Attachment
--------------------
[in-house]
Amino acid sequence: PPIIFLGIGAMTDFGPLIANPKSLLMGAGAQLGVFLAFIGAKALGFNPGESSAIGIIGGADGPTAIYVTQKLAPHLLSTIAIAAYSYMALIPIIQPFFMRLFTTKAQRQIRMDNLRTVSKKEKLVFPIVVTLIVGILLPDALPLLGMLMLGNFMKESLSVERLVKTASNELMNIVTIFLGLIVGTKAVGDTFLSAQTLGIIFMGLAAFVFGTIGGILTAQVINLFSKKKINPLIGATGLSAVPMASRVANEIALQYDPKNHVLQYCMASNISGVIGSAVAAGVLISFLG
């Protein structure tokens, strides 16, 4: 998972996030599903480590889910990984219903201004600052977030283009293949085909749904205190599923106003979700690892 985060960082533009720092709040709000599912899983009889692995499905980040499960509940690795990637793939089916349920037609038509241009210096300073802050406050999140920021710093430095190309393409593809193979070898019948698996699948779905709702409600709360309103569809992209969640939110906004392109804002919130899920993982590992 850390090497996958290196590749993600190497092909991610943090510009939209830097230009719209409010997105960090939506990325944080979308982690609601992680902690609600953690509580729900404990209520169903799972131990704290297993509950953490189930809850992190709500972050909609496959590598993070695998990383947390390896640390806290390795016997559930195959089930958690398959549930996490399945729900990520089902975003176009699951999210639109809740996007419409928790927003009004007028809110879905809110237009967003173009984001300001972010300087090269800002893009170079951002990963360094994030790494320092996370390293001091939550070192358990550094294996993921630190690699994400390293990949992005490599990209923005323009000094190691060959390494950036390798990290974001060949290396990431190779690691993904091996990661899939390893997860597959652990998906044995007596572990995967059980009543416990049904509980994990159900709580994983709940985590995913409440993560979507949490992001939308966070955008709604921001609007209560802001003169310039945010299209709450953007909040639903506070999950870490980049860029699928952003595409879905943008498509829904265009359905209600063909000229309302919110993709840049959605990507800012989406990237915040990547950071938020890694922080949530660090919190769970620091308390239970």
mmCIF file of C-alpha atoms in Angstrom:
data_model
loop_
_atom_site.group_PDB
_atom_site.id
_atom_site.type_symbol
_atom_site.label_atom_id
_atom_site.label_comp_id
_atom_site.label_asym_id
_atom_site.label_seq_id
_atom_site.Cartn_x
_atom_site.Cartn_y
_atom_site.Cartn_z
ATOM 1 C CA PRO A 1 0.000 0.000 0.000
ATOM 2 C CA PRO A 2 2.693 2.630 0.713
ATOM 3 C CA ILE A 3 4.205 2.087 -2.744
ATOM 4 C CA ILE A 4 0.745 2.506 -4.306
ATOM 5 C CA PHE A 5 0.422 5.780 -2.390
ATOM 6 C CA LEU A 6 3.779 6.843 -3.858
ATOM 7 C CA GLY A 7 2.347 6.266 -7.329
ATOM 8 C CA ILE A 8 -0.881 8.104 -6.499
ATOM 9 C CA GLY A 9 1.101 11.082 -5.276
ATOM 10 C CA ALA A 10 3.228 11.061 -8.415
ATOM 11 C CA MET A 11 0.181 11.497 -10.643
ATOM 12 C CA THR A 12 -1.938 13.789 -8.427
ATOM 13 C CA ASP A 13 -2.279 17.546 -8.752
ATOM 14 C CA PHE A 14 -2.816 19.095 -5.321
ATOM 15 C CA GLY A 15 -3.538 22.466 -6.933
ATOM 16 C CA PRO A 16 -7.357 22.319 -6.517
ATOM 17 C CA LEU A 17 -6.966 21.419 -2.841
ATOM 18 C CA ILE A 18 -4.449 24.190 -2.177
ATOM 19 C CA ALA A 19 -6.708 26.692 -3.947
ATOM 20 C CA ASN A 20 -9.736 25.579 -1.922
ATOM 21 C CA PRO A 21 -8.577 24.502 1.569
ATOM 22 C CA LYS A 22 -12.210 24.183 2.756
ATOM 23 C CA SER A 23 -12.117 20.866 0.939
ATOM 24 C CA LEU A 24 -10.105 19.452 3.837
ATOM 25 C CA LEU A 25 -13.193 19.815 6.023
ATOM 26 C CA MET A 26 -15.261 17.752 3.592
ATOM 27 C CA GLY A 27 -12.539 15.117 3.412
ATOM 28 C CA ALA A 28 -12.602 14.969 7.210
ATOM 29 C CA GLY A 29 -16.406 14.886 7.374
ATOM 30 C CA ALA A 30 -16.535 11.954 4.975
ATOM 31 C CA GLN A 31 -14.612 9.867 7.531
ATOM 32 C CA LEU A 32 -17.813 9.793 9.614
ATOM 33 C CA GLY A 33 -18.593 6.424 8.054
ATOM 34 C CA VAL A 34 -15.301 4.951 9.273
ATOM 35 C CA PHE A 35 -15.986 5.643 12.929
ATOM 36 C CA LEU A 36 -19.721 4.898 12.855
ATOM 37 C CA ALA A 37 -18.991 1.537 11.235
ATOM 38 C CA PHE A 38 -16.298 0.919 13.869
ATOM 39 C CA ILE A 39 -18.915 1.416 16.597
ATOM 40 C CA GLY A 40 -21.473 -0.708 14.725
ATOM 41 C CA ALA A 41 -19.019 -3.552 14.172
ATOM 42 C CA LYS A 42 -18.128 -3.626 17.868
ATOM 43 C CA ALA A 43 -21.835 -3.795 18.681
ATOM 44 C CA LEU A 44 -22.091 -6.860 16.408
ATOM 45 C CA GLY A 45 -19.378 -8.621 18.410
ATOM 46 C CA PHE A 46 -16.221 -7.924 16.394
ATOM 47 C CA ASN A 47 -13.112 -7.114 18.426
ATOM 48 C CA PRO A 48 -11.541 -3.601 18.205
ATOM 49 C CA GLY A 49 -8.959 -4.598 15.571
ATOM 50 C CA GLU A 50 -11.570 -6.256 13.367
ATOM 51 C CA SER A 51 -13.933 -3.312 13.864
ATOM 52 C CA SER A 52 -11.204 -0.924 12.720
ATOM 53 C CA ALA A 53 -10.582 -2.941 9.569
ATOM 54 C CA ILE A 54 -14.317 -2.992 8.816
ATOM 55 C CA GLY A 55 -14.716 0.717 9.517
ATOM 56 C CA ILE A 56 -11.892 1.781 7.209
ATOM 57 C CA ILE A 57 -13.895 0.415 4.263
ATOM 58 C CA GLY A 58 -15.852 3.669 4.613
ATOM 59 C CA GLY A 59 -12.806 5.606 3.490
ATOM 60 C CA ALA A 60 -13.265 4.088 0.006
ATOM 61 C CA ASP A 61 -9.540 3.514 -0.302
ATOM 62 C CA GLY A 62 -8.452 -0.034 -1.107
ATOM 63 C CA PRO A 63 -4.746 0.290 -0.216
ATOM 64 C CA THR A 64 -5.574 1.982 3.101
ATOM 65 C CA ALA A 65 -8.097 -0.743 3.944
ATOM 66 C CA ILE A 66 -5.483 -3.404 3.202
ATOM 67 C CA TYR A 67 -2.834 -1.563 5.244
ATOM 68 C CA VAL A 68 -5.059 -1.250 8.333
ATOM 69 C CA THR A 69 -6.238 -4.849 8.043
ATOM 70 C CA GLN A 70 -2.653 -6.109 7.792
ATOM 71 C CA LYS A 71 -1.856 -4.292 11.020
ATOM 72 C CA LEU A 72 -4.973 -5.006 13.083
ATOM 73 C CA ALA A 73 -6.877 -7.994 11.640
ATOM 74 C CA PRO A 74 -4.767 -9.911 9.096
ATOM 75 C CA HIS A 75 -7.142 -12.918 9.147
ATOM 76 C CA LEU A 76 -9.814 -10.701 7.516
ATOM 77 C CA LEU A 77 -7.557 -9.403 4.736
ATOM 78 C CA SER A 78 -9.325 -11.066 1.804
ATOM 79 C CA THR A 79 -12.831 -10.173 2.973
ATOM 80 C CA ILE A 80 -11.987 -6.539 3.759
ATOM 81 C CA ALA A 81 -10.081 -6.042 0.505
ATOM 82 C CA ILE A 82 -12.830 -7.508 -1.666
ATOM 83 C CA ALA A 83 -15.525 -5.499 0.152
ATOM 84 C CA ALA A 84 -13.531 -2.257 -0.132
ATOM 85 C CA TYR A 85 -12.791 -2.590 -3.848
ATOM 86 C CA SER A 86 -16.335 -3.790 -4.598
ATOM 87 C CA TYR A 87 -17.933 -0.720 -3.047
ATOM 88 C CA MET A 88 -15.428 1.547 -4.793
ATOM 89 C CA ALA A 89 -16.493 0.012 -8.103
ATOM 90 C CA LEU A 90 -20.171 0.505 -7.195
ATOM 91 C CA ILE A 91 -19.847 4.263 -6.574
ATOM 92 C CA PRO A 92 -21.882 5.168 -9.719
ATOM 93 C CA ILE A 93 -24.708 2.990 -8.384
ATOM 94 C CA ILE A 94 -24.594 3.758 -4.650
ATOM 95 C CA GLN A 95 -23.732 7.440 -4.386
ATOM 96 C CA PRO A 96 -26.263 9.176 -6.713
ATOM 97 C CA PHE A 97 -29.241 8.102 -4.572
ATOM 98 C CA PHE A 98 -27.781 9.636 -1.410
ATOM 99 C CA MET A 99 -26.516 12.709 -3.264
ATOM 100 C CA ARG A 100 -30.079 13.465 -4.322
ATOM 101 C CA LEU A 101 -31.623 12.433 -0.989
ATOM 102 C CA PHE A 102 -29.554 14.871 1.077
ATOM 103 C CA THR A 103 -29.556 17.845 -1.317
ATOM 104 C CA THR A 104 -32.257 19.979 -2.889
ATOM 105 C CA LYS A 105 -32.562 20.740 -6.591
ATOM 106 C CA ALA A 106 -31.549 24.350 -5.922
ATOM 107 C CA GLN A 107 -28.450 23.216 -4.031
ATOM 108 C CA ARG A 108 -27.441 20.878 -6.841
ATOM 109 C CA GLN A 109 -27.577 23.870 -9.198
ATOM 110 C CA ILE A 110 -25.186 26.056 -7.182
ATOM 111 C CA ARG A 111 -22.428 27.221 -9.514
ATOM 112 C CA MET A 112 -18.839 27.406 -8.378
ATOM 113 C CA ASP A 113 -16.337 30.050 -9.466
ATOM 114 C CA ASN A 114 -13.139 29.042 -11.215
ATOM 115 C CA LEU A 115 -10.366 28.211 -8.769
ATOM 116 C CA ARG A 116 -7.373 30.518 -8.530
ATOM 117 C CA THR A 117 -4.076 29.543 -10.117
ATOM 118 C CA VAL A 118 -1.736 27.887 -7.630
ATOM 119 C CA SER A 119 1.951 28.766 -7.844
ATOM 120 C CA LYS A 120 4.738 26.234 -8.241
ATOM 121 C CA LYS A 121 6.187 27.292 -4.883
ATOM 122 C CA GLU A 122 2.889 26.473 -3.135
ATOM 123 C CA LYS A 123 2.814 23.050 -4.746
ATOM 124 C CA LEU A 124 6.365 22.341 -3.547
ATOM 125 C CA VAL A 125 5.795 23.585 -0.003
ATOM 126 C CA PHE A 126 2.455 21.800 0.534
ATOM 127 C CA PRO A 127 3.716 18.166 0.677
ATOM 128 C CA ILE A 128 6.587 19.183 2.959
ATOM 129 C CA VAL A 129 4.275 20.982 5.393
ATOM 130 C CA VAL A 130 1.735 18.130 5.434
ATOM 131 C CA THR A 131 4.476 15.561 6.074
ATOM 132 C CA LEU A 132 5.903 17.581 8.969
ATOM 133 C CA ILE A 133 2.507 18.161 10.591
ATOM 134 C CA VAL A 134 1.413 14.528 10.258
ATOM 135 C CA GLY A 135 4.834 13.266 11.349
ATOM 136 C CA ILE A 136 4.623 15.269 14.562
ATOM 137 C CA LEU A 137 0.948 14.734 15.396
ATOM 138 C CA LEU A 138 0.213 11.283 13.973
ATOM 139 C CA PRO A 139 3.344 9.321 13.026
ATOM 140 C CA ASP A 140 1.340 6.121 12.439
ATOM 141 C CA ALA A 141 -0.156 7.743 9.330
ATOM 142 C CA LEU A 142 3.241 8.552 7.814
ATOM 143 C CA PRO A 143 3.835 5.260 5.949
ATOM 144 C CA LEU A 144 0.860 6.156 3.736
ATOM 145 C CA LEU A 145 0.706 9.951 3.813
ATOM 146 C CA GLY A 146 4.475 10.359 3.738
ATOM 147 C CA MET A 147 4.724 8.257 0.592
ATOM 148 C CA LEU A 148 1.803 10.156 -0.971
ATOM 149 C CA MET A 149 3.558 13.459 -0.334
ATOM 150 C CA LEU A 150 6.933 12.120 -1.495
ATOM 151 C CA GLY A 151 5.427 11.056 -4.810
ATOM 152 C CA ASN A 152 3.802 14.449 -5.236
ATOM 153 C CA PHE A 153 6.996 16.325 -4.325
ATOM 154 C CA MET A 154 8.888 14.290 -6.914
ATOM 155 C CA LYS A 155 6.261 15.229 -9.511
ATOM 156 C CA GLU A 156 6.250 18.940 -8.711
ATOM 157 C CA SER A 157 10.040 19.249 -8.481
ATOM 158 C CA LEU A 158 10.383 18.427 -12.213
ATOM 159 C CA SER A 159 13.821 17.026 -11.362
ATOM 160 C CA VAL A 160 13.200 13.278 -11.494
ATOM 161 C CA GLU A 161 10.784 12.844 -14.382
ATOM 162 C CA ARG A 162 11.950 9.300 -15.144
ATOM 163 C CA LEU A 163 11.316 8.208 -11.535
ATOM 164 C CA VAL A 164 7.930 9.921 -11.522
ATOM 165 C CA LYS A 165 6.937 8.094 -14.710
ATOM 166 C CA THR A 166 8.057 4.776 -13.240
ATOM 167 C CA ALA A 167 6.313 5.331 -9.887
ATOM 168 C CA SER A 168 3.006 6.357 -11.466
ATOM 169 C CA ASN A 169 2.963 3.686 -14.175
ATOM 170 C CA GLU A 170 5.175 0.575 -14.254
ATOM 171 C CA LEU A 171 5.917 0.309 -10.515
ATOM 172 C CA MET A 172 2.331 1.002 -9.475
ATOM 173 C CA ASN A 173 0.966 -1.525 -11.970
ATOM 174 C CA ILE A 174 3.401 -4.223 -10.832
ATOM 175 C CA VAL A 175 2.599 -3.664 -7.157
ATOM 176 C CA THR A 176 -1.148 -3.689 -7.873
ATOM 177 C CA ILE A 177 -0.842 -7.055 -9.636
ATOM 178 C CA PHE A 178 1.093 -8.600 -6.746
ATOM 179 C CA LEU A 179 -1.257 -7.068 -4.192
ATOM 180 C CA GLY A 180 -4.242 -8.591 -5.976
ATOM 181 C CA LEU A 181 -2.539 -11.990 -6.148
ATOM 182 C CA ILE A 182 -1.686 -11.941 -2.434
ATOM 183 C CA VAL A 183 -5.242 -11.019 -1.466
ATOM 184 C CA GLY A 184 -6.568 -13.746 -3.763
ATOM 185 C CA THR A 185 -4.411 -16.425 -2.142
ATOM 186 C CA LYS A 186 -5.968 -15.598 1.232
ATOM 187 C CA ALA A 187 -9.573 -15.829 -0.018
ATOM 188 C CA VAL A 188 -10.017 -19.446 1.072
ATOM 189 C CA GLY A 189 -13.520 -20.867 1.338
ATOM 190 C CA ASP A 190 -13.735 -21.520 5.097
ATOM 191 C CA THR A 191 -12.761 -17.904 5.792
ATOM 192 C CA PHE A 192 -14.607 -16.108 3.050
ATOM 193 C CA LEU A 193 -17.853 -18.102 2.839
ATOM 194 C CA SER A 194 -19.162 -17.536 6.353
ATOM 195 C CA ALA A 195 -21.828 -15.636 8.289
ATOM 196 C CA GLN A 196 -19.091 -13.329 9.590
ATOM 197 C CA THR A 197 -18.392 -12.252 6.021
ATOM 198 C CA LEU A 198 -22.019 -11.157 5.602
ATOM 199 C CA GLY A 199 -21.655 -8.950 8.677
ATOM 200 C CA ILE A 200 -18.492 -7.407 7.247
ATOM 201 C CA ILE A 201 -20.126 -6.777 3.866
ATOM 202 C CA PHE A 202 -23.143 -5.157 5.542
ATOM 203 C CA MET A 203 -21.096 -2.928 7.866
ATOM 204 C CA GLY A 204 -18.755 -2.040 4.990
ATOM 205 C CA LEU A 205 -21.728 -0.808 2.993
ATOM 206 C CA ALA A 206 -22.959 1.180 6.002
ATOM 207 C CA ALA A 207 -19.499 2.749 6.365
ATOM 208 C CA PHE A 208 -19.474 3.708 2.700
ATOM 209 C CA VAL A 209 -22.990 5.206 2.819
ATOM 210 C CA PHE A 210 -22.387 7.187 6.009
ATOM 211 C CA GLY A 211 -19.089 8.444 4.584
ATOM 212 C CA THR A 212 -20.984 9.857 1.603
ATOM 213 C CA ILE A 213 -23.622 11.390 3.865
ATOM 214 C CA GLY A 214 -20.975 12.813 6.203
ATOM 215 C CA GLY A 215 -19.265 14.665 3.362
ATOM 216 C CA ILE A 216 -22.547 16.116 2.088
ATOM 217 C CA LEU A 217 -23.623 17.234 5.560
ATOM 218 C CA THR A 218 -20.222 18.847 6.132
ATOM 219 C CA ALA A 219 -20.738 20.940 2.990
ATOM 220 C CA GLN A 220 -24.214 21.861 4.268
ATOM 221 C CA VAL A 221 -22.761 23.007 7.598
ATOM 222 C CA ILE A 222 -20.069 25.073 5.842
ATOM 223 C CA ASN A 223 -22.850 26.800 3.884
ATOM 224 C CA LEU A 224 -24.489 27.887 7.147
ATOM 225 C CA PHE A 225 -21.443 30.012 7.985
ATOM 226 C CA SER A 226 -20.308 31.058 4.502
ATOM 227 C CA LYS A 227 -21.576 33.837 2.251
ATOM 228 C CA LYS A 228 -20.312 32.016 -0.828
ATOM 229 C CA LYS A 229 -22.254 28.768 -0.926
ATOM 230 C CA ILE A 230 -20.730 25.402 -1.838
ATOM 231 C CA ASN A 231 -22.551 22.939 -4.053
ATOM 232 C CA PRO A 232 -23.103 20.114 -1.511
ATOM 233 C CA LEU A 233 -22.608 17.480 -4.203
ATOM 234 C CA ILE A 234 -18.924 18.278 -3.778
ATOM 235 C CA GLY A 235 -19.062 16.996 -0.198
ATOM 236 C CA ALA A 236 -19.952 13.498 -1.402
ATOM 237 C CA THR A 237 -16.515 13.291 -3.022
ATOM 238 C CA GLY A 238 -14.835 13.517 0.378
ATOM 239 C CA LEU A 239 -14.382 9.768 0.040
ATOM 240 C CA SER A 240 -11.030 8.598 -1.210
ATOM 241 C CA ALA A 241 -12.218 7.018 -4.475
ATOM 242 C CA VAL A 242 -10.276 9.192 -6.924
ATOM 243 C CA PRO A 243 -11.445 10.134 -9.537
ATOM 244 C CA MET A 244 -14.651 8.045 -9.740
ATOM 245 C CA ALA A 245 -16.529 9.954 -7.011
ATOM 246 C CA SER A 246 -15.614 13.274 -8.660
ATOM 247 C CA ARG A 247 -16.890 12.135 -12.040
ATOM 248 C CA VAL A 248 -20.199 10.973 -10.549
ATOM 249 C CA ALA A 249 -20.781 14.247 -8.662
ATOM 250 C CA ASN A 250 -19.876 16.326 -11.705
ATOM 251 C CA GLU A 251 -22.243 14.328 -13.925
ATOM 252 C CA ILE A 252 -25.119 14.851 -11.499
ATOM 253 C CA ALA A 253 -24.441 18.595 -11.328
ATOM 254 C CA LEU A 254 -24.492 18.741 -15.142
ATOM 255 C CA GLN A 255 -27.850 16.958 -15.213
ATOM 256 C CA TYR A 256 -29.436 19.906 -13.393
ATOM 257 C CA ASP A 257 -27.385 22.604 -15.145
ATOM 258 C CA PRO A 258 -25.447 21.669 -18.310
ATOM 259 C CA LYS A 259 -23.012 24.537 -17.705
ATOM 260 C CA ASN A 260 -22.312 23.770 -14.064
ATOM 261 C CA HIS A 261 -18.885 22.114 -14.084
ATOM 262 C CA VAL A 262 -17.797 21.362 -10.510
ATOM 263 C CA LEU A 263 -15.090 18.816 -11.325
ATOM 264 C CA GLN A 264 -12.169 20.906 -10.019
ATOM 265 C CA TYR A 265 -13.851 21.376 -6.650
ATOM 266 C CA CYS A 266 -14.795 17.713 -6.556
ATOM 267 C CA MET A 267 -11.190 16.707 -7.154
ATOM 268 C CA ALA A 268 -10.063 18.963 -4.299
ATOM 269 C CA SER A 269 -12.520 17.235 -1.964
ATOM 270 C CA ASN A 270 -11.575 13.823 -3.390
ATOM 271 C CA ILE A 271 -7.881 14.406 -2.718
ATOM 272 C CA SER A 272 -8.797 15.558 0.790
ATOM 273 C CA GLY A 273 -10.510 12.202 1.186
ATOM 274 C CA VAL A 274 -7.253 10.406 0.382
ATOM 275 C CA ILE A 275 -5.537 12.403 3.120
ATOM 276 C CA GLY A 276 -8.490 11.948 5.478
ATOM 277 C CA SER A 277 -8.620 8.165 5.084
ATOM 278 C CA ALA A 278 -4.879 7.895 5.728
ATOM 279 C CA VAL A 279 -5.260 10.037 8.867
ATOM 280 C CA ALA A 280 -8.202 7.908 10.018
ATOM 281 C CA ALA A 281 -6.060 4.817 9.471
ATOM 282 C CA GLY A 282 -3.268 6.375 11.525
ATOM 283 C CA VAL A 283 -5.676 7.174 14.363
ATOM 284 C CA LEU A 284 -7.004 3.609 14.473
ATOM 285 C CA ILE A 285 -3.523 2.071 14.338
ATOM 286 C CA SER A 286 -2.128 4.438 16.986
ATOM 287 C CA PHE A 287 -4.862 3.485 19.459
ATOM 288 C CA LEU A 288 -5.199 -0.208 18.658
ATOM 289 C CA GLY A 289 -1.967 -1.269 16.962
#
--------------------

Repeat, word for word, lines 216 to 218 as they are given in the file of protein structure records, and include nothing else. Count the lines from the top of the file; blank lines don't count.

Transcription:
ATOM 200 C CA ILE A 200 -18.492 -7.407 7.247
ATOM 201 C CA ILE A 201 -20.126 -6.777 3.866
ATOM 202 C CA PHE A 202 -23.143 -5.157 5.542